Hunter-Reay: “We’re going to put on a great show at Pocono”

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Indianapolis 500 champion Ryan Hunter-Reay has praised Pocono Raceway and says the Verizon IndyCar Series will put on a fantastic show this weekend (Sunday, noon ET, NBCSN).

It potentially could be the last one, based on a report from the Associated Press released Thursday that track president Brandon Igdalsky is concerned about a severe drop in projected ticket sales. The track is on a three-year contract to host the series; this is year two of that contract.

But considering the show Hunter-Reay, Helio Castroneves and the rest of the field put on at Indy, that ticket drop really shouldn’t be happening.

“I’ve said it in the past: Pocono is a racetrack that fits IndyCar racing and its current spec, fits it to a T,” Hunter-Reay said during this week’s IndyCar conference call. “We’re going to put on a great show there.”

He also praised the market, which in Pennsylvania is key to the Northeast and one of the few remaining IndyCar races in this region.

“The added bonus is we’re in the right market,” Hunter-Reay said. “We need to be putting on our races there, IndyCar does. Pocono, it was a major part of the schedule back in the day, and it seems to be that now it is again.

“So hopefully the fans will receive us well there. If we keep on putting on great shows, there’s no reason it can’t work. I think this one’s going to be a 500-mile race that will come down to the wire just like Indy did.”

Winning at Indy was one thing, but delivering again for the second double points 500-mile race is another challenge entirely.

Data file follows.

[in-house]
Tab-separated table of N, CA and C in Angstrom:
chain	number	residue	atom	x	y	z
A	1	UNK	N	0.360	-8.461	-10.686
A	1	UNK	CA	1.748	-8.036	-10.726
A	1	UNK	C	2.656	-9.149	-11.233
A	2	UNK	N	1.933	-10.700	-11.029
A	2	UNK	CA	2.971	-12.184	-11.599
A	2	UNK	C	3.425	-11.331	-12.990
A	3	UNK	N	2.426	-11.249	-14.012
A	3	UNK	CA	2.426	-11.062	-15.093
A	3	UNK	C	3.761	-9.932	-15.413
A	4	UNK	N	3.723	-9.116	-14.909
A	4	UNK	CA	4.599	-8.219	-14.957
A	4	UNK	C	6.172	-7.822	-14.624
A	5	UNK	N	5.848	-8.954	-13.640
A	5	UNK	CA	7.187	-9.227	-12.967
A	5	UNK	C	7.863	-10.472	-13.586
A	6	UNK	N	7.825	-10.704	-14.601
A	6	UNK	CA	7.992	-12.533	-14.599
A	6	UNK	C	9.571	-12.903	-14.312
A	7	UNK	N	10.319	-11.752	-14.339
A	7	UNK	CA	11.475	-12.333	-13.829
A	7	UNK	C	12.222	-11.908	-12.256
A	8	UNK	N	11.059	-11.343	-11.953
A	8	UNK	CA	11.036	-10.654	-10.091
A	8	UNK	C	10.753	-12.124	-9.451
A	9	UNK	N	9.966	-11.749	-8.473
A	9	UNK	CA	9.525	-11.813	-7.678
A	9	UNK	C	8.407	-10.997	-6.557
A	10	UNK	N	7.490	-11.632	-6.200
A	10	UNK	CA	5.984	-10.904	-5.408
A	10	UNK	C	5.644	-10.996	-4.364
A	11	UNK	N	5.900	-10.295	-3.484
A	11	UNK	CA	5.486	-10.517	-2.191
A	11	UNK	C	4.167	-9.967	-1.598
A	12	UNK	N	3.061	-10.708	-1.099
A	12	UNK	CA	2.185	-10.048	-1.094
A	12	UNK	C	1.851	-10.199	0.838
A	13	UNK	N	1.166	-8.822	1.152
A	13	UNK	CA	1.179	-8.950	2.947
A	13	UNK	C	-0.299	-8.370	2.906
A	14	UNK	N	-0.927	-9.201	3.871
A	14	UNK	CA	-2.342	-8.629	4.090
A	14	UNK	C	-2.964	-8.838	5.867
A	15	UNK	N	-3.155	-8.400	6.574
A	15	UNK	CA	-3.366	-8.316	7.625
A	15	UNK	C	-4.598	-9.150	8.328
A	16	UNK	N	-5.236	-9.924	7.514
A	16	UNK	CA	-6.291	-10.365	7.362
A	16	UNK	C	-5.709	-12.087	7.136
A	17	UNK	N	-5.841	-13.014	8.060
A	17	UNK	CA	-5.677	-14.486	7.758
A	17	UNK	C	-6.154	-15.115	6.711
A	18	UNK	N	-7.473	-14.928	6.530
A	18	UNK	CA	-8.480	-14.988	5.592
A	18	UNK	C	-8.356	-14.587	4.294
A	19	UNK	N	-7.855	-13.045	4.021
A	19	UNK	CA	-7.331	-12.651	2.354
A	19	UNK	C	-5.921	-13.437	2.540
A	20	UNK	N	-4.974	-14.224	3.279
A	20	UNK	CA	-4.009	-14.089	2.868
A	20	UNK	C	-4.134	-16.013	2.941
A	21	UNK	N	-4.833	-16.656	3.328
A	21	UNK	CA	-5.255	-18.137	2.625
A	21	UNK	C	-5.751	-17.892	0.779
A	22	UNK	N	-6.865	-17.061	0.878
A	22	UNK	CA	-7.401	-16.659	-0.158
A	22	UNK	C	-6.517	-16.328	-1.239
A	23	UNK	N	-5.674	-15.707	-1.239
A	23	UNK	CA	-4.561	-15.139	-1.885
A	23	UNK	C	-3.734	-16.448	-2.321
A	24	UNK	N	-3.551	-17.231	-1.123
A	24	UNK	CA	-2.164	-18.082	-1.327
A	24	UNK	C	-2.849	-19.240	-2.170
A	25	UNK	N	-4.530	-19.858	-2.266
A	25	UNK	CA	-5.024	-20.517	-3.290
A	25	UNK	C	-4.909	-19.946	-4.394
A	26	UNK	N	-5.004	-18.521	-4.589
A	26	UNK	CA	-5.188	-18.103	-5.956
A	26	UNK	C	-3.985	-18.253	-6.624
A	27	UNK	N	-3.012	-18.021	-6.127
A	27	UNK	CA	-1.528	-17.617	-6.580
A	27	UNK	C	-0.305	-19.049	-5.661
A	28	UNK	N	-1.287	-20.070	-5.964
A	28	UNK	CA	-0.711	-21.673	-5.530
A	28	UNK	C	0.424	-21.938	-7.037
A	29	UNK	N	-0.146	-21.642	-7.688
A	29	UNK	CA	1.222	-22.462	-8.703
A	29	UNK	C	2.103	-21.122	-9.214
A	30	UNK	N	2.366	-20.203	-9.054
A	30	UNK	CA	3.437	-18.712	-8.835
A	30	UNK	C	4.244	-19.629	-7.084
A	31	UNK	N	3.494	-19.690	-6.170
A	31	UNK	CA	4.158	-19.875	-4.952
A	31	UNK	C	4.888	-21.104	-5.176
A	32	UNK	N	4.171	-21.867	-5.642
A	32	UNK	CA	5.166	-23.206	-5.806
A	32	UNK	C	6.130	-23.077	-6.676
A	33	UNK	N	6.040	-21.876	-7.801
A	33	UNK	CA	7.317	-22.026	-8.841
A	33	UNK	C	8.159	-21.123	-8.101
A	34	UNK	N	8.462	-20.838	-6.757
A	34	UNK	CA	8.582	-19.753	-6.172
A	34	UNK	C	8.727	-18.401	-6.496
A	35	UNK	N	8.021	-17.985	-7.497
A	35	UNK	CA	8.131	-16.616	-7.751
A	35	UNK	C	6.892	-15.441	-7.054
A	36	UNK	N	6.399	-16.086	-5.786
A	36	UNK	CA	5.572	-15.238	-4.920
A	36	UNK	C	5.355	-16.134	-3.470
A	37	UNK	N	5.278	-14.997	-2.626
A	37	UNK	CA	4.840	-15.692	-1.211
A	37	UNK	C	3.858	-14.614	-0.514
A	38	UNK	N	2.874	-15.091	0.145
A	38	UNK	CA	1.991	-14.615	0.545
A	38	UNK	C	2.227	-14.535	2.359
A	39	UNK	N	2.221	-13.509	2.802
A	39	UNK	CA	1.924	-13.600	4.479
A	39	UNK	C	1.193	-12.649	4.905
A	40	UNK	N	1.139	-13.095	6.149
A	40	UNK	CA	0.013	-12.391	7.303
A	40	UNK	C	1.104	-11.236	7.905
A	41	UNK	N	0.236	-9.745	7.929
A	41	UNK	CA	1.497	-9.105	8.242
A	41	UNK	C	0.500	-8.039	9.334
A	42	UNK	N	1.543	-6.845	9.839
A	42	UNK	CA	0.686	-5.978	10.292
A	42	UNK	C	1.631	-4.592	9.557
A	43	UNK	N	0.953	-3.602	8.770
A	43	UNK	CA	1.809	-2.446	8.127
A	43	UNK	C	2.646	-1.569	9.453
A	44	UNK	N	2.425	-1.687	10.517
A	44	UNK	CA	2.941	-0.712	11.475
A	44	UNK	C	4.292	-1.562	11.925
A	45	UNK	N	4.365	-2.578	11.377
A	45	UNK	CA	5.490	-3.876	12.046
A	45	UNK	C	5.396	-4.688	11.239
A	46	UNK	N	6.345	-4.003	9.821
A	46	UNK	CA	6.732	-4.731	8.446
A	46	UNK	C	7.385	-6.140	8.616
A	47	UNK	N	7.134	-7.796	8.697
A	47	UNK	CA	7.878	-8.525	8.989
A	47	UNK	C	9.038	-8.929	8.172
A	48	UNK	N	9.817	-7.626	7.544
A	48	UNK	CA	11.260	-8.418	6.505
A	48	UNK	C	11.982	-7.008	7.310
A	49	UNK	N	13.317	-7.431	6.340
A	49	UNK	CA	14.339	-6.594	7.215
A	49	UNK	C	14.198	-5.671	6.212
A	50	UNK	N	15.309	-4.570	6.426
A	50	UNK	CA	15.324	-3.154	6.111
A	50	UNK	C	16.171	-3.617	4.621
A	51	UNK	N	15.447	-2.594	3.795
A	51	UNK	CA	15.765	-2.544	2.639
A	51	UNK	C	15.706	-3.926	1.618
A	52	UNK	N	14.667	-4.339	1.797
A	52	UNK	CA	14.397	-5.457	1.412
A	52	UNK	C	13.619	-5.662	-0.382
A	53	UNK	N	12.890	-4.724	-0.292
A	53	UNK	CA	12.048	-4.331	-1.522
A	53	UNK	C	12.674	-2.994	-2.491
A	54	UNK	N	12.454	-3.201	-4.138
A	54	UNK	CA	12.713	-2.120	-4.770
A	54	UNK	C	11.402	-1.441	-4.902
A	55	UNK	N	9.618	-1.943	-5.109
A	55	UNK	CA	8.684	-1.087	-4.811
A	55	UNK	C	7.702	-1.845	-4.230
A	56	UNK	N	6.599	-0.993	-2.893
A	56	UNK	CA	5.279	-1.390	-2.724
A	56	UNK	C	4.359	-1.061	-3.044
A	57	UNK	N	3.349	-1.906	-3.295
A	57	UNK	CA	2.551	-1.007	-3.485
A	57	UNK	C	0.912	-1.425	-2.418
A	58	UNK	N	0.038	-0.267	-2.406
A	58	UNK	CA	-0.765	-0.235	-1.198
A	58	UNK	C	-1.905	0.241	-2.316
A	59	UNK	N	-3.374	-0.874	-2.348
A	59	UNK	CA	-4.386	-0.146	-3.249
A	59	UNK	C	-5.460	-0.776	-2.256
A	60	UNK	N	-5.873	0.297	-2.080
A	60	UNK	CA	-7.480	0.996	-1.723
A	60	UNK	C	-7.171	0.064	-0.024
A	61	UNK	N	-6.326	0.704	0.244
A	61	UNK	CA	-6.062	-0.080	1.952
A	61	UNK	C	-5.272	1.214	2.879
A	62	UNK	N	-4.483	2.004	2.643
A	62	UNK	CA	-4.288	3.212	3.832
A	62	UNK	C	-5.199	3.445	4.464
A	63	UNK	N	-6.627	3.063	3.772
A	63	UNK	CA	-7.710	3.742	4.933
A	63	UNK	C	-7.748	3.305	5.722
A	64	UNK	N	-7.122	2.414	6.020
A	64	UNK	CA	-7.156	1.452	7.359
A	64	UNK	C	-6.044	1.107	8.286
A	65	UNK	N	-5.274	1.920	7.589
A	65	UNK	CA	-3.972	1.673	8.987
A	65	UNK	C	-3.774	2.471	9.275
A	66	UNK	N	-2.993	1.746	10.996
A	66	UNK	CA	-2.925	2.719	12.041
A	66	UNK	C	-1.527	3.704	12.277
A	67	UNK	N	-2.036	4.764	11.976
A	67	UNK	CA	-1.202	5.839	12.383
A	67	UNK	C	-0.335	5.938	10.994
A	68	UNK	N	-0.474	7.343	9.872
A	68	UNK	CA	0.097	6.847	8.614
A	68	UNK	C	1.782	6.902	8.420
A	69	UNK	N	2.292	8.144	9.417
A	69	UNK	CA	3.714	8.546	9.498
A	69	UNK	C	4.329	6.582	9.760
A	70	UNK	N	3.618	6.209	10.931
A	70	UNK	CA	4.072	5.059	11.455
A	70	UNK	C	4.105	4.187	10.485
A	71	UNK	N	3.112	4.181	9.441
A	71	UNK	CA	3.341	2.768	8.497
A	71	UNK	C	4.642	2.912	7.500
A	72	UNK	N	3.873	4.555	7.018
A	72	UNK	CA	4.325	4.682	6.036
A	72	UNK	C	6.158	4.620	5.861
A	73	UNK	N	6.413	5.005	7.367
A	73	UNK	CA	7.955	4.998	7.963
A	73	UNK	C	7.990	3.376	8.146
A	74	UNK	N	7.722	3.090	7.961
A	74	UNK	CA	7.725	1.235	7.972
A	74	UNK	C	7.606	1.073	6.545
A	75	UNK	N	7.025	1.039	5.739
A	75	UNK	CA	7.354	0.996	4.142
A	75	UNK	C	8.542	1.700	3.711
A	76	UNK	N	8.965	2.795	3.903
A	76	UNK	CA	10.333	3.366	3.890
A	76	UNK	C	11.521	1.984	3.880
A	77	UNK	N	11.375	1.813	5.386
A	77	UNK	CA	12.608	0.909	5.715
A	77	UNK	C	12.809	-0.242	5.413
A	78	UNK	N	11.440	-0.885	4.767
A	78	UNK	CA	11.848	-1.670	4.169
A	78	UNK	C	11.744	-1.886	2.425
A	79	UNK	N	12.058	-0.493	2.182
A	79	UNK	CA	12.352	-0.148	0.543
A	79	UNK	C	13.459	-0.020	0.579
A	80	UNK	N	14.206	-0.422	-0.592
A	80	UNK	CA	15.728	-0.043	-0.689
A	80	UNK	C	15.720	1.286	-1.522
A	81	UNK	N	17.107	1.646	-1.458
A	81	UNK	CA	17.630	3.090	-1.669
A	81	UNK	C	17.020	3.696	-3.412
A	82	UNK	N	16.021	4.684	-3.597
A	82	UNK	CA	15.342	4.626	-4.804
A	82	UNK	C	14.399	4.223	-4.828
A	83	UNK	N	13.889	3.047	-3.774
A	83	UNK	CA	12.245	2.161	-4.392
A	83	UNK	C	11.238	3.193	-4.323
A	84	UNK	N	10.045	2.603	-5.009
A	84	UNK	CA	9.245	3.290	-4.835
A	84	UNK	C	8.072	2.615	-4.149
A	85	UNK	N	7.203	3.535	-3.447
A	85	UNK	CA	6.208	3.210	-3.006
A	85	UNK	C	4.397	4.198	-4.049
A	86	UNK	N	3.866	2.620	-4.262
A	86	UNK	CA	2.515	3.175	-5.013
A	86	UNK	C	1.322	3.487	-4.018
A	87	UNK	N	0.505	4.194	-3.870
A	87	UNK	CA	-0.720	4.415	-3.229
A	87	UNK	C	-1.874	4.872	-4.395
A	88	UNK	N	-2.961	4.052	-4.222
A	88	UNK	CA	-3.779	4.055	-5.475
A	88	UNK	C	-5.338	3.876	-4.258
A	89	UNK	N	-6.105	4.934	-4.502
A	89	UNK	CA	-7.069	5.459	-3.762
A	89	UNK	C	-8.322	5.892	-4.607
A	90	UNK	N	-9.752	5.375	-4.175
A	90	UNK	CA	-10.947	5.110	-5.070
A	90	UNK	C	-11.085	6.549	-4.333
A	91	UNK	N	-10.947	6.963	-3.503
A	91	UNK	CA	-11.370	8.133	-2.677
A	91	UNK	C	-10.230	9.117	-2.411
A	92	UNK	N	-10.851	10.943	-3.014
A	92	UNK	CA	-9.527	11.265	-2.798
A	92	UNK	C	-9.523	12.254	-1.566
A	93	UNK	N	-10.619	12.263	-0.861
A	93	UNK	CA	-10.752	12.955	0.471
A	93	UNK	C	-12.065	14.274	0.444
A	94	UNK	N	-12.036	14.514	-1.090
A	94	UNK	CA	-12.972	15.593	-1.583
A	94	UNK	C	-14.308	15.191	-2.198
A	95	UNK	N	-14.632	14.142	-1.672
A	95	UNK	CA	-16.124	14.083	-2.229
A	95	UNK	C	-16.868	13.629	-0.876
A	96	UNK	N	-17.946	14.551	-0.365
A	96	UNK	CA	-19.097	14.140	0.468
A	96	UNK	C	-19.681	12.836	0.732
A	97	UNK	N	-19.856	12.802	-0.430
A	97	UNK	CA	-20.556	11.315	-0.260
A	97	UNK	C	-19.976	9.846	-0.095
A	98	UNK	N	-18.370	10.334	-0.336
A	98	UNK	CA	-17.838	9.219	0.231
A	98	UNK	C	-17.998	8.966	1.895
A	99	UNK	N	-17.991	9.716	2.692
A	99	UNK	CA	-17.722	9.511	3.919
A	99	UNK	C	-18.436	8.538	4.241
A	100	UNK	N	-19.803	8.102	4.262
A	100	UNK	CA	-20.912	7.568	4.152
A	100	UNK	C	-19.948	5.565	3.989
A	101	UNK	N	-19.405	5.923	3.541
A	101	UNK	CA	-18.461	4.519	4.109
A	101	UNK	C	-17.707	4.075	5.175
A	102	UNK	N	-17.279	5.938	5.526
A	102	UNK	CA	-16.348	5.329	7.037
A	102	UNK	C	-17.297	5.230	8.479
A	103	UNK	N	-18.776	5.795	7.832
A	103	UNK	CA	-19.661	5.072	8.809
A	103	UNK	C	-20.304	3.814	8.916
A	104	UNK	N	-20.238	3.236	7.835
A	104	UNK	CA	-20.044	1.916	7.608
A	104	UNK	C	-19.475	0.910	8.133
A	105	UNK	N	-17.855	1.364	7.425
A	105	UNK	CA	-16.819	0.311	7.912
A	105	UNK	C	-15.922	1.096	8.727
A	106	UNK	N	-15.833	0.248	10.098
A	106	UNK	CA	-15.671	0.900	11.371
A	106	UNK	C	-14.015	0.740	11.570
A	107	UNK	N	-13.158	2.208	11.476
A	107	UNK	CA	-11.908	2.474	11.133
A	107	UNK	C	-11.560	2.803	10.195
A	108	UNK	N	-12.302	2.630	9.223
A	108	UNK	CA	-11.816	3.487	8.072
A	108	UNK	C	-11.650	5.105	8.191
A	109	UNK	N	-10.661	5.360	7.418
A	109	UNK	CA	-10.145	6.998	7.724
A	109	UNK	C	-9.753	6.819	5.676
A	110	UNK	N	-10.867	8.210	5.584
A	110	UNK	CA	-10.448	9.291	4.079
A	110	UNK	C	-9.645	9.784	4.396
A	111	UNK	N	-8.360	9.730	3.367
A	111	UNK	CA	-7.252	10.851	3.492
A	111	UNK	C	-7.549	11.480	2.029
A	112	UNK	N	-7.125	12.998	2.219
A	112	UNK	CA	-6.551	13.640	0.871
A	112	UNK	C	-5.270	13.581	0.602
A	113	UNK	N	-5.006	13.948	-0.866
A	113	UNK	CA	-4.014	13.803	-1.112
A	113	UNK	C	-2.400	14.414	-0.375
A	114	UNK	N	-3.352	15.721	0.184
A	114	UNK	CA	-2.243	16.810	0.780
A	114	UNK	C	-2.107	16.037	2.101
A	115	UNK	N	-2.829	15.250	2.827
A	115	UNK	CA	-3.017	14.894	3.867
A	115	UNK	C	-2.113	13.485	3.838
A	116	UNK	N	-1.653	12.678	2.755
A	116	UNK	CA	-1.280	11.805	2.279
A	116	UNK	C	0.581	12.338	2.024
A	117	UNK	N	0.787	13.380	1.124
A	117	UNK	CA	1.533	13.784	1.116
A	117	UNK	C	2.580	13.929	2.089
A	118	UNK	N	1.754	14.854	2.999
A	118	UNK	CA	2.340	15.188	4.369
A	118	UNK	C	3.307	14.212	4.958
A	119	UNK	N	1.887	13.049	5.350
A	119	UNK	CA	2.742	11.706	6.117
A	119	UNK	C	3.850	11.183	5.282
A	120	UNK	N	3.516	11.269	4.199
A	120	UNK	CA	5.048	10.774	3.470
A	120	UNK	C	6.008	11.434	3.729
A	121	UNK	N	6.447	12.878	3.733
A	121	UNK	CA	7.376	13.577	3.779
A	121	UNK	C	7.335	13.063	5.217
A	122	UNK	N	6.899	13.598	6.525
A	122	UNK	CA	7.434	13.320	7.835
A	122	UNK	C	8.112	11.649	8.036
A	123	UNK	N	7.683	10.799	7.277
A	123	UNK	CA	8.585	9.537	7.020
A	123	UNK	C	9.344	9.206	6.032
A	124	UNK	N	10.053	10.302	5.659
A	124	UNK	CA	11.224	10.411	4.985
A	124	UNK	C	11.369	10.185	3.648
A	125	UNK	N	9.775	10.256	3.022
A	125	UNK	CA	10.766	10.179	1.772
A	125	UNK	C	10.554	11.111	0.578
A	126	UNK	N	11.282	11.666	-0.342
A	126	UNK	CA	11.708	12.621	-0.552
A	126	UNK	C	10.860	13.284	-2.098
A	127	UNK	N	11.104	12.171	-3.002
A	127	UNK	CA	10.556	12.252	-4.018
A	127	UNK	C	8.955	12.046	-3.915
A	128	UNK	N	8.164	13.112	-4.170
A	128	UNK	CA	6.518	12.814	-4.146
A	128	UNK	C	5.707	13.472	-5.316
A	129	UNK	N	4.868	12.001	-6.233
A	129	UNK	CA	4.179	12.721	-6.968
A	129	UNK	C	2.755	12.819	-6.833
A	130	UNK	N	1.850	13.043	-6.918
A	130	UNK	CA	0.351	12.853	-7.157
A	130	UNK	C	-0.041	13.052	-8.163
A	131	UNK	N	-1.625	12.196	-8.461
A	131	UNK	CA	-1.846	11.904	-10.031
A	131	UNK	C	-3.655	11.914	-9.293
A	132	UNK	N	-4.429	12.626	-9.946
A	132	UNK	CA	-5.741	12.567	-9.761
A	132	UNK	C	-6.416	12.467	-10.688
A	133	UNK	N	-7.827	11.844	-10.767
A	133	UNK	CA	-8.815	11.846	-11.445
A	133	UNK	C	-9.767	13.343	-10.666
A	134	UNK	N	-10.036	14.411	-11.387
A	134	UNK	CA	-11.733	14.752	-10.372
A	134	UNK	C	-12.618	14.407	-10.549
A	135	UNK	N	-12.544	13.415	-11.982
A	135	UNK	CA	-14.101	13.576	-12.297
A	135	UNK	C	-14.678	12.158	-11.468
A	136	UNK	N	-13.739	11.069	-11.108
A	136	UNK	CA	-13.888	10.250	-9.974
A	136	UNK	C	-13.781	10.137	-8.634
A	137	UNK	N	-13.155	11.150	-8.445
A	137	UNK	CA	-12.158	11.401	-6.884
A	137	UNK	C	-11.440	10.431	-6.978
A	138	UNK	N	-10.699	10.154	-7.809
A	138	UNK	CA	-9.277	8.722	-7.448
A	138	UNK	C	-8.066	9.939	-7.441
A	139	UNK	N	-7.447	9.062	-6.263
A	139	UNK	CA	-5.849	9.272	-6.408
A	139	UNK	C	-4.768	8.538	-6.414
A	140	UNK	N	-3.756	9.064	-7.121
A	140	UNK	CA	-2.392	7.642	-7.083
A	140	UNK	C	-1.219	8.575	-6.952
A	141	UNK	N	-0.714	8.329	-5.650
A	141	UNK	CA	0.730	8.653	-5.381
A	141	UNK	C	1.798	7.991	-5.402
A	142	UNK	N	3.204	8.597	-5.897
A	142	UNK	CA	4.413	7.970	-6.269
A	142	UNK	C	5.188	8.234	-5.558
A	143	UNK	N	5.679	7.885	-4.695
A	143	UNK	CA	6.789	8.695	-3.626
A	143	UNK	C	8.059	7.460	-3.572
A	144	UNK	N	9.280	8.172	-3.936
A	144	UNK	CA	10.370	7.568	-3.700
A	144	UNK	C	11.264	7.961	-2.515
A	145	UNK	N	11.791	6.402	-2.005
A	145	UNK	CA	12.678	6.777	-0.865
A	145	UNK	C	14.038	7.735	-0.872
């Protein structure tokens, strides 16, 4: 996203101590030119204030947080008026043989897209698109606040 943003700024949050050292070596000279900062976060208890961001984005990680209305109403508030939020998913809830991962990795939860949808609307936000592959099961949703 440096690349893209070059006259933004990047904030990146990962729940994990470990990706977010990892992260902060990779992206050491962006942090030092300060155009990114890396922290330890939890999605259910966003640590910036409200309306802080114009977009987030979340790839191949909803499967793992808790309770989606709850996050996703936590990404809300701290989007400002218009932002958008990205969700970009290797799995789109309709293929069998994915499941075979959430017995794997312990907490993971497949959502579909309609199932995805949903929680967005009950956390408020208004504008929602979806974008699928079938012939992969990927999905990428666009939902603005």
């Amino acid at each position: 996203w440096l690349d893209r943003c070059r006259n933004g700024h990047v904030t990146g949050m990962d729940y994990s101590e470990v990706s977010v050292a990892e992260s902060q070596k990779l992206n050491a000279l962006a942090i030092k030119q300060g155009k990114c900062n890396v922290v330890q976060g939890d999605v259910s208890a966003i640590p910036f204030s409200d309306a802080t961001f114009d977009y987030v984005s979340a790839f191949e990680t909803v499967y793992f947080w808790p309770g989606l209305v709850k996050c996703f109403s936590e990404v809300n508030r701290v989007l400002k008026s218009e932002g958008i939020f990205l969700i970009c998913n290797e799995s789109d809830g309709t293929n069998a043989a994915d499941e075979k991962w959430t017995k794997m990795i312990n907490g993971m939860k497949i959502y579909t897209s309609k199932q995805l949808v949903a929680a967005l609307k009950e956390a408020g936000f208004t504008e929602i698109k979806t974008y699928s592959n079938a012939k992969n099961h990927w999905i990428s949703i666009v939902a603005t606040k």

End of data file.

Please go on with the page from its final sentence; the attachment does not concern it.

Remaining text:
“Pocono is a completely different animal than Indianapolis. They’re both very long, and that’s about all they have in common,” Hunter-Reay said. “The two tracks require different setups. They drive differently.

“The dirty air has a certain effect on the car in turn three. It makes it hard to follow; makes it hard to set up passes. You really have to work on your racecar. You have to make it actually balance well in turn one and turn three, which is a difficult thing to do.

“To set up passes is an entirely different exercise at Pocono than it is at Indy. You’ve got to focus on different parts of the track than you would at Indianapolis, and that means a different car. It’s also a different tire, different tire compound from Firestone.

“There are many aspects and variables that go into it that make it a different beast than Indianapolis.”

Hunter-Reay seeks to rebound after contact with Takuma Sato in the pit lane last year took both drivers out of contention.

Button calls for F1 to ‘move on’, hand Vettel no further punishment

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Recent Formula 1 driver Jenson Button believes the sport should “move on” from Sebastian Vettel’s clash with Lewis Hamilton in Baku and hand the Ferrari driver no further punishment for his sideway swipe.

Vettel drove towards Hamilton under the safety car in Sunday’s Azerbaijan Grand Prix, resulting in a 10-second stop/go penalty during the race for dangerous driving, the harshest available penalty bar exclusion.

The FIA confirmed on Wednesday that it would be re-examining the incident to see if any further action is warranted, with Hamilton telling NBCSN after the race in Baku that it would set a dangerous precedent if more was not done to punish Vettel.

Taking to Twitter on Thursday, Button – who spent 17 seasons racing full-time in F1 and most recently made a one-off return in Monaco with McLaren – offered his view of the situation, saying that the sport’s bosses should move on and not give Vettel any further punishment.

Recap: Green Bay Packers QB Brett Hundley takes in Kohler Grand Prix